Isotopes of moscovium

Main isotopes of moscovium (115Mc)
Iso­tope Decay
abun­dance half-life (t1/2) mode pro­duct
286Mc syn 20 ms α 282Nh
287Mc syn 38 ms α 283Nh
288Mc syn 193 ms α 284Nh
289Mc syn 250 ms α 285Nh
290Mc syn 650 ms α 286Nh

Moscovium (115Mc) is a synthetic element, and thus a standard atomic weight cannot be given. Like all synthetic elements, it has no known stable isotopes. The first isotope to be synthesized was 288Mc in 2004. There are five known radioisotopes from 286Mc to 290Mc. The longest-lived isotope is 290Mc with a half-life of 0.65 seconds.

List of isotopes

The isotopes undergo alpha decay into the corresponding isotope of nihonium, with half-lives increasing as neutron numbers increase.

Nuclide
Z N Isotopic mass (Da)
Half-life
Decay
mode

Daughter
isotope

Spin and
parity
286Mc 115 171 20+98
−9
 ms
α 282Nh
287Mc 115 172 287.19070(52)# 38+22
−10
 ms
α 283Nh
288Mc 115 173 288.19274(62)# 193+15
−13
 ms
α 284Nh
289Mc 115 174 289.19363(89)# 250+51
−35
 ms
α 285Nh
290Mc 115 175 290.19598(73)# 650+490
−200
 ms
α 286Nh
This table header & footer:
  1. ^ ( ) – Uncertainty (1σ) is given in concise form in parentheses after the corresponding last digits.
  2. ^ # – Atomic mass marked #: value and uncertainty derived not from purely experimental data, but at least partly from trends from the Mass Surface (TMS).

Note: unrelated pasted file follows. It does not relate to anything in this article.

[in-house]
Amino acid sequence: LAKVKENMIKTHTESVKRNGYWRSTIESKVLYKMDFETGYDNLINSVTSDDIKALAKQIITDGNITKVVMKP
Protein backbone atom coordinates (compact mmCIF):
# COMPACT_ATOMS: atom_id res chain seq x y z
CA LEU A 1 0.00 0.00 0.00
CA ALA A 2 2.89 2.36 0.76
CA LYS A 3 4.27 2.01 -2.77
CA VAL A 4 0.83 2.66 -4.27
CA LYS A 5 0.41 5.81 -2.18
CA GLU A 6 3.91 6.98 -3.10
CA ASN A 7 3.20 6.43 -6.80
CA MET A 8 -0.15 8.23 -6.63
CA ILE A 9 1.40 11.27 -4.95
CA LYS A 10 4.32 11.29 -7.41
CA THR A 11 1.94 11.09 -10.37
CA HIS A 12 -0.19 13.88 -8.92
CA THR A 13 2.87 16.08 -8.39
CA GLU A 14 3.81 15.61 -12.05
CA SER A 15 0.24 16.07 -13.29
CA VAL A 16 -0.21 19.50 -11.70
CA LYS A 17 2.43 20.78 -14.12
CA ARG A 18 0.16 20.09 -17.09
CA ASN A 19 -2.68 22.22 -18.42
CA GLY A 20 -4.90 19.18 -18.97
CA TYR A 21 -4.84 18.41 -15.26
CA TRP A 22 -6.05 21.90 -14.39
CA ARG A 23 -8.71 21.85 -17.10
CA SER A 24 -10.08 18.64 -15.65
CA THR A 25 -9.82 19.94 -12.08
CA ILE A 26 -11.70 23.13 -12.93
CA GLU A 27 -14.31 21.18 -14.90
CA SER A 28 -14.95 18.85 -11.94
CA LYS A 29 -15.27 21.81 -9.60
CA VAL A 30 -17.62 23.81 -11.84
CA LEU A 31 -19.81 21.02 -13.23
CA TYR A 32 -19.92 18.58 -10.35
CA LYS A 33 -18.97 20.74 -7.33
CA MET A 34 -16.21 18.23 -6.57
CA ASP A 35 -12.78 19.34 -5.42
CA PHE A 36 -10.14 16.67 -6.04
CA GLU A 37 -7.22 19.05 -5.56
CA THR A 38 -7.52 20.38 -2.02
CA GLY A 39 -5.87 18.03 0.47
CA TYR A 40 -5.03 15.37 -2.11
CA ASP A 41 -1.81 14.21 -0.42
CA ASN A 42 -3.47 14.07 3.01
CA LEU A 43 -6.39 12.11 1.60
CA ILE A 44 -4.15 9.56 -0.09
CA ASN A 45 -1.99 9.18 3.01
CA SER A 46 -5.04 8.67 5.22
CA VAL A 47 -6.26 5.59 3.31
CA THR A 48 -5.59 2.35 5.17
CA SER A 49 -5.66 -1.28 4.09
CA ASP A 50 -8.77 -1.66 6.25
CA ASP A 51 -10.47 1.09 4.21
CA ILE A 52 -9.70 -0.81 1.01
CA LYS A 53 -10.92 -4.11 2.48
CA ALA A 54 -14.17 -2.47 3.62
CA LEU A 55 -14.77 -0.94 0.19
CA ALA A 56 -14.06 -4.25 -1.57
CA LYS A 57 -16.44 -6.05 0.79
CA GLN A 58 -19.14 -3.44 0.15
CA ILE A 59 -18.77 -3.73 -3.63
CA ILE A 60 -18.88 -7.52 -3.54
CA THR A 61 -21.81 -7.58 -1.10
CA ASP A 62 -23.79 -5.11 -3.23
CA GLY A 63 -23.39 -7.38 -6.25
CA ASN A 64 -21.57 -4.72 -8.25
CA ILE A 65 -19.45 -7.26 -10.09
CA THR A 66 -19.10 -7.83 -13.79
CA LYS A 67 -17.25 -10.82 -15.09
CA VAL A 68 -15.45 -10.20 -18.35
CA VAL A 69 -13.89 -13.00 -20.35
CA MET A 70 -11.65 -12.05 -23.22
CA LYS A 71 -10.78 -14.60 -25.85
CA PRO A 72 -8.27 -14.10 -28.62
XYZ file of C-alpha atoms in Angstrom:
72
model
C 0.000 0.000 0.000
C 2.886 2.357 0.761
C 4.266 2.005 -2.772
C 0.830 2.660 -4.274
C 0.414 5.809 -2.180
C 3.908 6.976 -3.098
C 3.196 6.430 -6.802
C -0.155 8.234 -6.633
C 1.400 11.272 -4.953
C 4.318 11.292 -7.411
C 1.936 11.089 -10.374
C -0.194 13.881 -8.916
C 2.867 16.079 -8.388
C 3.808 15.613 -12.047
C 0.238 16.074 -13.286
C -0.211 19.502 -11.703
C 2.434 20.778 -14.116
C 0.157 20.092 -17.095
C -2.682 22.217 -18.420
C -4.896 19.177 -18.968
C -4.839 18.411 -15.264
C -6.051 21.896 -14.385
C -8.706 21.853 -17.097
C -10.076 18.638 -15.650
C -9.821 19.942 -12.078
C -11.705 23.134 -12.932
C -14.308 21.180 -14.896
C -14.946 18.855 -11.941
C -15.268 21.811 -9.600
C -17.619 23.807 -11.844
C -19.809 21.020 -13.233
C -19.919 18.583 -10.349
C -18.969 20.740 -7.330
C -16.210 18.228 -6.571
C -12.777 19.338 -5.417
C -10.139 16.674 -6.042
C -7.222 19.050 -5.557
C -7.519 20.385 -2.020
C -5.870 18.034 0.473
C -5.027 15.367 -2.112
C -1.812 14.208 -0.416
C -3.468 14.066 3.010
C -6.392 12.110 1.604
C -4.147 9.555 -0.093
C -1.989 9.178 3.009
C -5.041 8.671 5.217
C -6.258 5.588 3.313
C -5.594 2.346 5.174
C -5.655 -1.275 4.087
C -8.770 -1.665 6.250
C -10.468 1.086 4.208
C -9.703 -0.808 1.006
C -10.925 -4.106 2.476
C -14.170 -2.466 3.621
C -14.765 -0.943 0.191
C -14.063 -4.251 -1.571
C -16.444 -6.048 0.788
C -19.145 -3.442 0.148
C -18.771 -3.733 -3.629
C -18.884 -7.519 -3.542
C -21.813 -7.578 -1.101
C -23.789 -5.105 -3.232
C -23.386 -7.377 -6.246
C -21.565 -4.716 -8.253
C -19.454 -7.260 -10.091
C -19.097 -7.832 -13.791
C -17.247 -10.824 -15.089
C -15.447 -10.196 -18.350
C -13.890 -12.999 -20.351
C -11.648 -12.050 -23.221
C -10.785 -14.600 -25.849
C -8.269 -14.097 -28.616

3. ^ Not directly synthesized, created as decay product of 294Ts

Nucleosynthesis

Chronology of isotope discovery
Isotope Year discovered Discovery reaction
286Mc 2021 243Am(48Ca,5n)
287Mc 2003 243Am(48Ca,4n)
288Mc 2003 243Am(48Ca,3n)
289Mc 2009 249Bk(48Ca,4n)
290Mc 2009 249Bk(48Ca,3n)

Target-projectile combinations

The table below contains various combinations of targets and projectiles which could be used to form compound nuclei with Z = 115. Each entry is a combination for which calculations have provided estimates for cross section yields from various neutron evaporation channels. The channel with the highest expected yield is given.

Target Projectile CN Attempt result
208Pb 75As 283Mc Reaction yet to be attempted
209Bi 76Ge 285Mc Reaction yet to be attempted
238U 51V 289Mc Failure to date
243Am 48Ca 291Mc Successful reaction
241Am 48Ca 289Mc Planned reaction
243Am 44Ca 287Mc Reaction yet to be attempted

Hot fusion

Hot fusion reactions are processes that create compound nuclei at high excitation energy (~40–50 MeV, hence "hot"), leading to a reduced probability of survival from fission. The excited nucleus then decays to the ground state via the emission of 3–5 neutrons. Fusion reactions utilizing 48Ca nuclei usually produce compound nuclei with intermediate excitation energies (~30–35 MeV) and are sometimes referred to as "warm" fusion reactions. This leads, in part, to relatively high yields from these reactions.

238U(51V,xn)289−xMc

There are strong indications that this reaction was performed in late 2004 as part of a uranium(IV) fluoride target test at the GSI. No reports have been published suggesting that no product atoms were detected, as anticipated by the team.